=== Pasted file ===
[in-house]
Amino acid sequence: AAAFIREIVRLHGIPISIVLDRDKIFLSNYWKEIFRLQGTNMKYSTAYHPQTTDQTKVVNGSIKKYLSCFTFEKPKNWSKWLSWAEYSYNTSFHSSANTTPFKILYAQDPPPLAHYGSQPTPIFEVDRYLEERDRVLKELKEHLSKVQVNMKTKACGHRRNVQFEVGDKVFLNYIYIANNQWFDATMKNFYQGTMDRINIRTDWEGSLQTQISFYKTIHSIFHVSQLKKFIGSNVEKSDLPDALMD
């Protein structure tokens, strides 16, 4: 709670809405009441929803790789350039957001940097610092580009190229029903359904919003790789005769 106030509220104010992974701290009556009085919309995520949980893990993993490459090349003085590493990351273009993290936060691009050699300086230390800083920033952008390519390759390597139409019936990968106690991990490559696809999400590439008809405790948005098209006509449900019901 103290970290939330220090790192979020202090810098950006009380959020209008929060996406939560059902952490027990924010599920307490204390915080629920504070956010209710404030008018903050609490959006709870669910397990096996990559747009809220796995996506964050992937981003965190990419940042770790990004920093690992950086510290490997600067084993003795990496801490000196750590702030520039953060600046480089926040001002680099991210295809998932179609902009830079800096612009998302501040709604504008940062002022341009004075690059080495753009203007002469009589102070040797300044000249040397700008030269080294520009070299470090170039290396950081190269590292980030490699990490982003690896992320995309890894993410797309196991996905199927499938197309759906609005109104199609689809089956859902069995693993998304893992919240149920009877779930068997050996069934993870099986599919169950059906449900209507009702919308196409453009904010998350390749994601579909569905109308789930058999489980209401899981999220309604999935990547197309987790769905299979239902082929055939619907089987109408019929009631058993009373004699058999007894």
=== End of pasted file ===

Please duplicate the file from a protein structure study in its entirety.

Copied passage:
[in-house]
Amino acid sequence: AAAFIREIVRLHGIPISIVLDRDKIFLSNYWKEIFRLQGTNMKYSTAYHPQTTDQTKVVNGSIKKYLSCFTFEKPKNWSKWLSWAEYSYNTSFHSSANTTPFKILYAQDPPPLAHYGSQPTPIFEVDRYLEERDRVLKELKEHLSKVQVNMKTKACGHRRNVQFEVGDKVFLNYIYIANNQWFDATMKNFYQGTMDRINIRTDWEGSLQTQISFYKTIHSIFHVSQLKKFIGSNVEKSDLPDALMD
């Protein structure tokens, strides 16, 4: 709670809405009441929803790789350039957001940097610092580009190229029903359904919003790789005769 106030509220104010992974701290009556009085919309995520949980893990993993490459090349003085590493990351273009993290936060691009050699300086230390800083920033952008390519390759390597139409019936990968106690991990490559696809999400590439008809405790948005098209006509449900019901 103290970290939330220090790192979020202090810098950006009380959020209008929060996406939560059902952490027990924010599920307490204390915080629920504070956010209710404030008018903050609490959006709870669910397990096996990559747009809220796995996506964050992937981003965190990419940042770790990004920093690992950086510290490997600067084993003795990496801490000196750590702030520039953060600046480089926040001002680099991210295809998932179609902009830079800096612009998302501040709604504008940062002022341009004075690059080495753009203007002469009589102070040797300044000249040397700008030269080294520009070299470090170039290396950081190269590292980030490699990490982003690896992320995309890894993410797309196991996905199927499938197309759906609005109104199609689809089956859902069995693993998304893992919240149920009877779930068997050996069934993870099986599919169950059906449900209507009702919308196409453009904010998350390749994601579909569905109308789930058999489980209401899981999220309604999935990547197309987790769905299979239902082929055939619907089987109408019929009631058993009373004699058999007894």